Several TERN facilities are involved in the establishment of a supersite in a remarkable part of Australia, the 16 million hectare Great Western Woodland (GWW) in the south-west of the continent.
A supersite is an intensive field observatory set up to examine the status and processes of one of Australia’s terrestrial ecosystems. Each comprises a main field site where measurements of vegetative, faunal and biophysical characteristics are taken, and works over at least one transect (or slice of land across a landscape) of changing topographical or ecological features in a typical and important ecological community. The scale of the supersites (10–200 km, measured according to the size of the transect) is larger than an AusPlots site but smaller than a plot system in the Long-Term Ecological Research Network (LTERN).
OzFlux is setting up a 36 m tall tower with micrometeorological equipment at the former Credo Station, near Kalgoorlie, to measure the exchange of energy, carbon and water of the mature eucalypt woodland that grows in the area.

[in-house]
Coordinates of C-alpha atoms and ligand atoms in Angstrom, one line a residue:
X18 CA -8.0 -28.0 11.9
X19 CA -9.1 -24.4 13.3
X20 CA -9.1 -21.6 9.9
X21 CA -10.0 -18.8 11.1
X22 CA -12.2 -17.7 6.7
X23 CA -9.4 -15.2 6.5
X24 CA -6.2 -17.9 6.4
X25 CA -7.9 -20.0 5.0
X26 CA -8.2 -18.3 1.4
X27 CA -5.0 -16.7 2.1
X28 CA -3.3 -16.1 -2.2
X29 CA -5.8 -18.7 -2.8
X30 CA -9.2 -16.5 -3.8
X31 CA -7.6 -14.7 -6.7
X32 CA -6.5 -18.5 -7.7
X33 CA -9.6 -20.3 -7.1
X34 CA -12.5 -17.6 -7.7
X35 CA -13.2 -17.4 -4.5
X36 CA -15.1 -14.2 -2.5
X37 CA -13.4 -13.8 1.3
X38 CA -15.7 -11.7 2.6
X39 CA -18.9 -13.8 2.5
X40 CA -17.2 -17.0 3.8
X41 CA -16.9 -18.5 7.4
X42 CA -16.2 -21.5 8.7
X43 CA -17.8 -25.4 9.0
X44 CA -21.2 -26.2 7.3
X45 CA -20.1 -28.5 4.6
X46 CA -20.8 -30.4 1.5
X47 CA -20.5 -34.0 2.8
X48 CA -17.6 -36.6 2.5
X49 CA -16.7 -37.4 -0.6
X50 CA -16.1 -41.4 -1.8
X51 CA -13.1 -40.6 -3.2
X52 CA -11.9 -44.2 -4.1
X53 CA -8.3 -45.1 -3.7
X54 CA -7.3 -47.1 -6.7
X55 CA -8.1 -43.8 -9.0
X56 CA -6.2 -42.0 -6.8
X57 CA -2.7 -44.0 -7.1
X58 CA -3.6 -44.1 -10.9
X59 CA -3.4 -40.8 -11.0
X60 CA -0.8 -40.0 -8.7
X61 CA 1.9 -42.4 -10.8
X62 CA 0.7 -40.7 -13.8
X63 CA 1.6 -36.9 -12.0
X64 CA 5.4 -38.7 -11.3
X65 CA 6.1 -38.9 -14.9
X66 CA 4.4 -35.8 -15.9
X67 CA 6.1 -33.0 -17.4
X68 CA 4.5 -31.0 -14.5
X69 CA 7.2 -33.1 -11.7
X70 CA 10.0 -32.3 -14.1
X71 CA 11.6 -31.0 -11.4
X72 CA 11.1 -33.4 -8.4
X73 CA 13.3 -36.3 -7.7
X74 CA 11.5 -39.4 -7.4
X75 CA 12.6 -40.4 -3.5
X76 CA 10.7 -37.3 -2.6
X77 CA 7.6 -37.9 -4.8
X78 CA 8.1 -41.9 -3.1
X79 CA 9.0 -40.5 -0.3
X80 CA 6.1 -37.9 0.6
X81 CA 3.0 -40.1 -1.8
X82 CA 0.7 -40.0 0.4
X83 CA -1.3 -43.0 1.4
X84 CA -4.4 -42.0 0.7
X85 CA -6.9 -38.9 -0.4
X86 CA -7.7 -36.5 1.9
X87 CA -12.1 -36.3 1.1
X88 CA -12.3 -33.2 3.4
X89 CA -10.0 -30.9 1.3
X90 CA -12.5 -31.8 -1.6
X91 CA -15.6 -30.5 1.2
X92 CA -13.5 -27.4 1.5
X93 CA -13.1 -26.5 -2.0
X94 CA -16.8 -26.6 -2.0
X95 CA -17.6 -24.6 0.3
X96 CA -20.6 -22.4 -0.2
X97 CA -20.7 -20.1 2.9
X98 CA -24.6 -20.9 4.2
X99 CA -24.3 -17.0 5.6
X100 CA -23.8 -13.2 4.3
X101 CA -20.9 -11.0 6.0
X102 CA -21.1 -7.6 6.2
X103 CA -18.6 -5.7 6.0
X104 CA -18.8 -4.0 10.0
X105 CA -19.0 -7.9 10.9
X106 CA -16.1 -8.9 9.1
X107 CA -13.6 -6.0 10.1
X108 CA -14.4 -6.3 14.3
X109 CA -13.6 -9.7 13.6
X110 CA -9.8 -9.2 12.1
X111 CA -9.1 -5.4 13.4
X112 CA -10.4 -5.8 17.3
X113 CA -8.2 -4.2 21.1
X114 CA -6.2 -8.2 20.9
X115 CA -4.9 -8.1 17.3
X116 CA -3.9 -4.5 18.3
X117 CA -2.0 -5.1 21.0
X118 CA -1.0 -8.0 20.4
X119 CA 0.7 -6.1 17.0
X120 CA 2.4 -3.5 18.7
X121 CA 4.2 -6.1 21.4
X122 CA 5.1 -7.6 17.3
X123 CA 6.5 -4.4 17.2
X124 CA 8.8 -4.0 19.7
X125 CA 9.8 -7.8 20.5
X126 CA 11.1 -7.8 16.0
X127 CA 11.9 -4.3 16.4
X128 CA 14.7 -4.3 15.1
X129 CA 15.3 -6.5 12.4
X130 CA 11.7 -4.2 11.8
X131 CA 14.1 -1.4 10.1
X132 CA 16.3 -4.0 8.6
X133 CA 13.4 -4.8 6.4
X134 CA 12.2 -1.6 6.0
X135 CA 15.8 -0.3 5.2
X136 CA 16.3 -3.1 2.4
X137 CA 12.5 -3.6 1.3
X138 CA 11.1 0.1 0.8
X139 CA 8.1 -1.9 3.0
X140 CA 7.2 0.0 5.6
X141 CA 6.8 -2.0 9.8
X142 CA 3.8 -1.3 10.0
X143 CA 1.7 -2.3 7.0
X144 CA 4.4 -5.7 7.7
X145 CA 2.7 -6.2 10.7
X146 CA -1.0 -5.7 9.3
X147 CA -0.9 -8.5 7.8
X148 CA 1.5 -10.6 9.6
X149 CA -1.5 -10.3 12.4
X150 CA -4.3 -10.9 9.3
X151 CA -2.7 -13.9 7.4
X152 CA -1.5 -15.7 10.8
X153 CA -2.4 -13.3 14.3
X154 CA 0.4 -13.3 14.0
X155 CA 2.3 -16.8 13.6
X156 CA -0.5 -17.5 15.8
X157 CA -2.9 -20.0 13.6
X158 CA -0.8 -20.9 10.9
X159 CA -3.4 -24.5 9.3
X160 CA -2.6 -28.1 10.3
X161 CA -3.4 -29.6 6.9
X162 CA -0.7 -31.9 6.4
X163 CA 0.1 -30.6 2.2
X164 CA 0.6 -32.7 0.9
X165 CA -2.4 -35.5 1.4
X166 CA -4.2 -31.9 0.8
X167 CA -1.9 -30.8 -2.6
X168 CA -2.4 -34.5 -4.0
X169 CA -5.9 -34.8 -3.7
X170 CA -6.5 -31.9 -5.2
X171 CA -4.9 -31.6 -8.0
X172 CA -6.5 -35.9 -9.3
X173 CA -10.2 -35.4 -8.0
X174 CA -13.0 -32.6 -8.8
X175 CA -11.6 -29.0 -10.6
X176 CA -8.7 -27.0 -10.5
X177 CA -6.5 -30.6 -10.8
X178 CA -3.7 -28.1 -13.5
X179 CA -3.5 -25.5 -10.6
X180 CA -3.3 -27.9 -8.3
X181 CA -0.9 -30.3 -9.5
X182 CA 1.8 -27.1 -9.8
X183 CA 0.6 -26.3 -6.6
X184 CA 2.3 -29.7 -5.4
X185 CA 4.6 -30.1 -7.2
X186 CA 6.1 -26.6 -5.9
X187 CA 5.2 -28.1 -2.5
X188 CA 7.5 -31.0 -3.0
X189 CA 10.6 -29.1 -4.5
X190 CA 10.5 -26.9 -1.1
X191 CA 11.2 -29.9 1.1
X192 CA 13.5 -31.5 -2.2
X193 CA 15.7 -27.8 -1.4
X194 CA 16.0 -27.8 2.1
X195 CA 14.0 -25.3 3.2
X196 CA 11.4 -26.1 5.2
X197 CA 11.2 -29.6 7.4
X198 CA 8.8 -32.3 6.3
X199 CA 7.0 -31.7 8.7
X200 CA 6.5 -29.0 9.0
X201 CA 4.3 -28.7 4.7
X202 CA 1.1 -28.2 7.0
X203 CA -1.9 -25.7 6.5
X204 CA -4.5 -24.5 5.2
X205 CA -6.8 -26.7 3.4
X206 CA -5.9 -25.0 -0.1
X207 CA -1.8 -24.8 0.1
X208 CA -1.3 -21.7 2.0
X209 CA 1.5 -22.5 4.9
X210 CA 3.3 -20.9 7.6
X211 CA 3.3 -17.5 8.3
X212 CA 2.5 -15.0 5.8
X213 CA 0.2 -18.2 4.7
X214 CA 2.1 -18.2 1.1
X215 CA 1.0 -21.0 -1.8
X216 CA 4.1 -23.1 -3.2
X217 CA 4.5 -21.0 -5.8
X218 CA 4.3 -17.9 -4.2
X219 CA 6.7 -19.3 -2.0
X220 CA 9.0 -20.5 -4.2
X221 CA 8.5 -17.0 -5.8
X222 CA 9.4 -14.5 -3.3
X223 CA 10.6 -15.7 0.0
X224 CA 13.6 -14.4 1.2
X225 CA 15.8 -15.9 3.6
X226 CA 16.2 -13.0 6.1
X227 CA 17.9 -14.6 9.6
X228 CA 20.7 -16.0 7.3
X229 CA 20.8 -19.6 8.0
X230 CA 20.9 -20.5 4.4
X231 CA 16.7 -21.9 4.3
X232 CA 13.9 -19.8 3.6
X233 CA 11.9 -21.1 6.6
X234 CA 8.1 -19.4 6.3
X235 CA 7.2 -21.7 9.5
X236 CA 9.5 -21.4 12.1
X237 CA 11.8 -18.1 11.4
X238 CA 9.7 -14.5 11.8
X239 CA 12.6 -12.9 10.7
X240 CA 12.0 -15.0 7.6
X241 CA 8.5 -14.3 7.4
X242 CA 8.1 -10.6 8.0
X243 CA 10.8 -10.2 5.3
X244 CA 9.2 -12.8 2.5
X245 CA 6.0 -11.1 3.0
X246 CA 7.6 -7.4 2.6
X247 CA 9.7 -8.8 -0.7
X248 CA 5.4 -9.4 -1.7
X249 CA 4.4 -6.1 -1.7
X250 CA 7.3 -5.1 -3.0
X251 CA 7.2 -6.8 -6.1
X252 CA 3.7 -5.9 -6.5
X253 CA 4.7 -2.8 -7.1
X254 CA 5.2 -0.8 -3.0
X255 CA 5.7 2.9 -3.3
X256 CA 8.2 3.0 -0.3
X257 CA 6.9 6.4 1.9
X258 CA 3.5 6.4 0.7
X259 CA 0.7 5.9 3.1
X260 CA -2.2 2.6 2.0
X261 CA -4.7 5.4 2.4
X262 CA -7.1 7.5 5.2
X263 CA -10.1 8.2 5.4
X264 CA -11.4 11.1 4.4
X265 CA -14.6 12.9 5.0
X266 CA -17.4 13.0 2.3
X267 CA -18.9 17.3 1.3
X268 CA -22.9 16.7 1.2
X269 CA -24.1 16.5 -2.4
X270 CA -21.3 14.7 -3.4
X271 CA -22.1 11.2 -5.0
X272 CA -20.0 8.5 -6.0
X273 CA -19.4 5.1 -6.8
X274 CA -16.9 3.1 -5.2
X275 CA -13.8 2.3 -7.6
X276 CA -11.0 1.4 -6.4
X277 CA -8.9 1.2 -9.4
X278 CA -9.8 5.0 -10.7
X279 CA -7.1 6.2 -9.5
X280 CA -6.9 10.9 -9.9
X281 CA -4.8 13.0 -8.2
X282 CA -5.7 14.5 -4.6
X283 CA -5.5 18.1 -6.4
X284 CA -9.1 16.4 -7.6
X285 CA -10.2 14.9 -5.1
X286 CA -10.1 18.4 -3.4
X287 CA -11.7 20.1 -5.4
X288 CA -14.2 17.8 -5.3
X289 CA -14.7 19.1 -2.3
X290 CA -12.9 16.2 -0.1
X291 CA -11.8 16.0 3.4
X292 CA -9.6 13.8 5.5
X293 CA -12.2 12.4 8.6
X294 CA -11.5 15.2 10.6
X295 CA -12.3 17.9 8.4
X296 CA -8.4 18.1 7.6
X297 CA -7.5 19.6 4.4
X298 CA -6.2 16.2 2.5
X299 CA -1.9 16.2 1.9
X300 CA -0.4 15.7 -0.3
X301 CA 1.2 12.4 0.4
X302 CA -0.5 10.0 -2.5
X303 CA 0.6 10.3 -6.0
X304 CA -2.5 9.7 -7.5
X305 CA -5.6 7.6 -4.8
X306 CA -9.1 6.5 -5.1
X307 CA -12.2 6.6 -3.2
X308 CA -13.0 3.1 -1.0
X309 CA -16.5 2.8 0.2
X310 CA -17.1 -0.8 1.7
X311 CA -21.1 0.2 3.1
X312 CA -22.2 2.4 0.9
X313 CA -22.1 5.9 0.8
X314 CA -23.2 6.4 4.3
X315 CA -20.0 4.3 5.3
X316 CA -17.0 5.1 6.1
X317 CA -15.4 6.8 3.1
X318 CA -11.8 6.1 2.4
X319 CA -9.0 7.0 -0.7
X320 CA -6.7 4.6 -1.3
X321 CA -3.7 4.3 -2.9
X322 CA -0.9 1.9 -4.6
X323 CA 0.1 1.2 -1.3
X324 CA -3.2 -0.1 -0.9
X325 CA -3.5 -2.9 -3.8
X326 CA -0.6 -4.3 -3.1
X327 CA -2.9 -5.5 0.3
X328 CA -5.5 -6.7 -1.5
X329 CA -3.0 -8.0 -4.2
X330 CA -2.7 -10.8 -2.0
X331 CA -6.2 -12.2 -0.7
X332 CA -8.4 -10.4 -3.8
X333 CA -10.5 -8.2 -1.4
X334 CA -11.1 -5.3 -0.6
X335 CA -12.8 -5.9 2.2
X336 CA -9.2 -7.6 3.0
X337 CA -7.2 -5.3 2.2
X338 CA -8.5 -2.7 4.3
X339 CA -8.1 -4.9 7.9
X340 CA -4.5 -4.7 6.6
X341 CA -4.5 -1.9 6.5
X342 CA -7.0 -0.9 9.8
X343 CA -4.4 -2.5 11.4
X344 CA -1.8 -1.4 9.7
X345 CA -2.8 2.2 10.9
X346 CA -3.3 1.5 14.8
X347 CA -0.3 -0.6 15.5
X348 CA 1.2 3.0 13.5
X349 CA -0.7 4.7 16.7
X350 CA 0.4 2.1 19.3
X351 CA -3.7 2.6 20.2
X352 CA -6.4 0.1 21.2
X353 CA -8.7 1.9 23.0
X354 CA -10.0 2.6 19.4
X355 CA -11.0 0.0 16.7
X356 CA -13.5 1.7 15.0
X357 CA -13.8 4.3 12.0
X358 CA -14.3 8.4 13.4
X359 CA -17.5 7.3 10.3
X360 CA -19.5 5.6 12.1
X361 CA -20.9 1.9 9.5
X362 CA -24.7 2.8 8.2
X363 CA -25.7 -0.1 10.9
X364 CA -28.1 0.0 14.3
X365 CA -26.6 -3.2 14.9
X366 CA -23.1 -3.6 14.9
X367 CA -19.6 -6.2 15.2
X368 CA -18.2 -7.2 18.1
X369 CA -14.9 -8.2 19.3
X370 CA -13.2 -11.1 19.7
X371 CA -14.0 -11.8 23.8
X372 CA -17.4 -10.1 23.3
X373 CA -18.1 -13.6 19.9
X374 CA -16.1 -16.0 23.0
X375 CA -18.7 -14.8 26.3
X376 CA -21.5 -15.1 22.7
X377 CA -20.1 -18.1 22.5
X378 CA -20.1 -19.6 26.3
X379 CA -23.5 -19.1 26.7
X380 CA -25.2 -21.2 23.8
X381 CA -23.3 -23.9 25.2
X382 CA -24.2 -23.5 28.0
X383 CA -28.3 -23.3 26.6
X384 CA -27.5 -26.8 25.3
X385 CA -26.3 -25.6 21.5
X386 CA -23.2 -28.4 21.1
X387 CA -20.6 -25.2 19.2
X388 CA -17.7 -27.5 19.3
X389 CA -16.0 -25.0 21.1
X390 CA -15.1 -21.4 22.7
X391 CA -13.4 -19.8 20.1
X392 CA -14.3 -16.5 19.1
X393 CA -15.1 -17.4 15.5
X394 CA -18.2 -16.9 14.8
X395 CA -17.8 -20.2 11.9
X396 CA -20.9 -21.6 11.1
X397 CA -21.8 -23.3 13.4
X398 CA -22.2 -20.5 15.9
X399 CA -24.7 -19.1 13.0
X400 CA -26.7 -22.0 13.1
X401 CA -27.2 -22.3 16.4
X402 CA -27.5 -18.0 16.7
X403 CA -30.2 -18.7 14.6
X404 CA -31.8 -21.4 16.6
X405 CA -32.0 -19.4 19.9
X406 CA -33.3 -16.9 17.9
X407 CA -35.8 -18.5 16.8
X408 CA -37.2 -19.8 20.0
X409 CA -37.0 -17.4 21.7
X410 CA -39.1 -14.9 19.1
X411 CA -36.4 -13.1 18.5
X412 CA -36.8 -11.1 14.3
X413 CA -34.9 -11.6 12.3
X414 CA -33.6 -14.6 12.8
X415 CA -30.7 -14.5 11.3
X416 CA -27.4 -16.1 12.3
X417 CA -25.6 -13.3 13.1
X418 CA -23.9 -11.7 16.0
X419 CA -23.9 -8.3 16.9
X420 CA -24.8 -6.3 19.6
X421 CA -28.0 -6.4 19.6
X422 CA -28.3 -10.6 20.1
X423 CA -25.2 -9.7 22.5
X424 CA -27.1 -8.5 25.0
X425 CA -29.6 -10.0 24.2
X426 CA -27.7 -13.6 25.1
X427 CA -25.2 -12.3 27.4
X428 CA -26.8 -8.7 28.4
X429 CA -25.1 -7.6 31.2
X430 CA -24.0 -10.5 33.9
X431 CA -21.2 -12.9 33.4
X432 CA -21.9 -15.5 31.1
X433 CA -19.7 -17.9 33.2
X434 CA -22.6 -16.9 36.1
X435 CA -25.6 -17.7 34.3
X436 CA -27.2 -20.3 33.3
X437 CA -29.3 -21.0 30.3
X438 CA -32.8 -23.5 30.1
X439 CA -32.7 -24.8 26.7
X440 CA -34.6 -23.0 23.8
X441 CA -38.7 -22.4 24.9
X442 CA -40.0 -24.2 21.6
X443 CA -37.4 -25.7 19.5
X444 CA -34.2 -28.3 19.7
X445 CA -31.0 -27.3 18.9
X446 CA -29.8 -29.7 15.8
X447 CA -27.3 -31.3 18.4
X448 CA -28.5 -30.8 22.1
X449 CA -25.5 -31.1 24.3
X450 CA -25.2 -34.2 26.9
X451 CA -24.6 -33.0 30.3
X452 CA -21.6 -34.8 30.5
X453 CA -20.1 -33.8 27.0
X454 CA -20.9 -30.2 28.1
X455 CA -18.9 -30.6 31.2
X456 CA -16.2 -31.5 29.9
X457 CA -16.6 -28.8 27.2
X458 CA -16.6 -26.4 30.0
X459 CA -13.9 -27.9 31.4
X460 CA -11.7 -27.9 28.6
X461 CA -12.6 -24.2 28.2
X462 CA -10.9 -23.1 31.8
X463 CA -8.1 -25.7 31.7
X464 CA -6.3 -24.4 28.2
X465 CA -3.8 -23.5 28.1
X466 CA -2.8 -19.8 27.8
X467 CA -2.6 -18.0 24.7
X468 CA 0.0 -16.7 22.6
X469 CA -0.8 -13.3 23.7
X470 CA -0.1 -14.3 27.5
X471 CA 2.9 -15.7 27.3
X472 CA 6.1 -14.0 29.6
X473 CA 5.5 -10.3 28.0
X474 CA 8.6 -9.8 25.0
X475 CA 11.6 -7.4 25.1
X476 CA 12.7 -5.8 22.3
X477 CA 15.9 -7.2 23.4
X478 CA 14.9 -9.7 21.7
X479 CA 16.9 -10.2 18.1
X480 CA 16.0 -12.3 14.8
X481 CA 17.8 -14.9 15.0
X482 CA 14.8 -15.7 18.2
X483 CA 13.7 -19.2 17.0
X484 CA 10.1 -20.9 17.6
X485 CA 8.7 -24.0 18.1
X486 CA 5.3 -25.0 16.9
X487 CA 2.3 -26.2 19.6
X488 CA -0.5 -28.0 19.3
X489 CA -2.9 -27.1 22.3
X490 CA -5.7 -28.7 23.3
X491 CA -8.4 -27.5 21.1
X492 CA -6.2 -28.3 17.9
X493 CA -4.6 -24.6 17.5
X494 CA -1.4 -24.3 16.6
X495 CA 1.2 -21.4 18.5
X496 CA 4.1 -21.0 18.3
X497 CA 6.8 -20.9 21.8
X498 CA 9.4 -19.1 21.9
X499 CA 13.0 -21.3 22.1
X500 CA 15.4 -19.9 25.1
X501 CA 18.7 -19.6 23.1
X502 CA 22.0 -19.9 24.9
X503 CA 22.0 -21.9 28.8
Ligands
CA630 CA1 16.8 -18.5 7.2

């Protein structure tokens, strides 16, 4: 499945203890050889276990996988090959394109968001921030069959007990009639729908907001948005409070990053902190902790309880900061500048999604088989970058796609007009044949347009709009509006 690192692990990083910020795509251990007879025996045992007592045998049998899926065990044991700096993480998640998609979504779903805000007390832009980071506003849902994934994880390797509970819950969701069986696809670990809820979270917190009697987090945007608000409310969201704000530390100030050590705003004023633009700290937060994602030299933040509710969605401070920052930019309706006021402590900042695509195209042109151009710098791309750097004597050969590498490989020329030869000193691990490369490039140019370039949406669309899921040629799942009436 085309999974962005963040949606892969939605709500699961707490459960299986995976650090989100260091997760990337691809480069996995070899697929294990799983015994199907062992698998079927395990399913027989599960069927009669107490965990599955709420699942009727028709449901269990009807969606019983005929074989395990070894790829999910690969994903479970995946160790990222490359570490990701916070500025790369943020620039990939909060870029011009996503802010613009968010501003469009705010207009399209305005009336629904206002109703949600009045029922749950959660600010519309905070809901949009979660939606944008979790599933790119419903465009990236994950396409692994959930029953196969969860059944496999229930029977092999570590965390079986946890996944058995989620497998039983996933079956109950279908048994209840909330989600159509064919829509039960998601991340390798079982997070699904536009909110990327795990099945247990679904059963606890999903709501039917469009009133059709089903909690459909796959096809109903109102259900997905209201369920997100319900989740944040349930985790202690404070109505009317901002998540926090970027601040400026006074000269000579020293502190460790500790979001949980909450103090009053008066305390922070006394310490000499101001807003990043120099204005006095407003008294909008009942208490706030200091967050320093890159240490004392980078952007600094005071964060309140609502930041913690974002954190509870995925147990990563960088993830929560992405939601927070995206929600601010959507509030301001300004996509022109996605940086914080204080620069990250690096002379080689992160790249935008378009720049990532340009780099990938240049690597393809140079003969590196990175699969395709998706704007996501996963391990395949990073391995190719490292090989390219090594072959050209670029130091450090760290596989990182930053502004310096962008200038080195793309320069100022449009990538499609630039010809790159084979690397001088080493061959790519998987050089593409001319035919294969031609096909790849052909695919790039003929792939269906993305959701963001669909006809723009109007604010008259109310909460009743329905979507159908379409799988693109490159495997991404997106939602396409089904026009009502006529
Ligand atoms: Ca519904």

The GWW is of national and international ecological significance, as it contains the largest intact example of Mediterranean woodland in the world.
Dr Suzanne Prober, the CSIRO scientist leading the GWW supersite, said the region was of great interest ecologically.
‘The GWW region is extraordinary in that it has remained relatively intact since European settlement, owing to the variable rainfall and lack of readily accessible groundwater suitable for livestock,’ she said.
The woodland also provides a theme area for an ACEAS-funded working group that will focus on prioritising regional vegetation conservation.
CSIRO and the Western Australian Department of Environment and Conservation are leading the establishment of the GWW supersite in 2011.
Salmon gum (Eucalyptus salmonophloia) and gimlet (E. salubris) woodlands of the Great
Western Woodlands (Photo courtesy of CSIRO)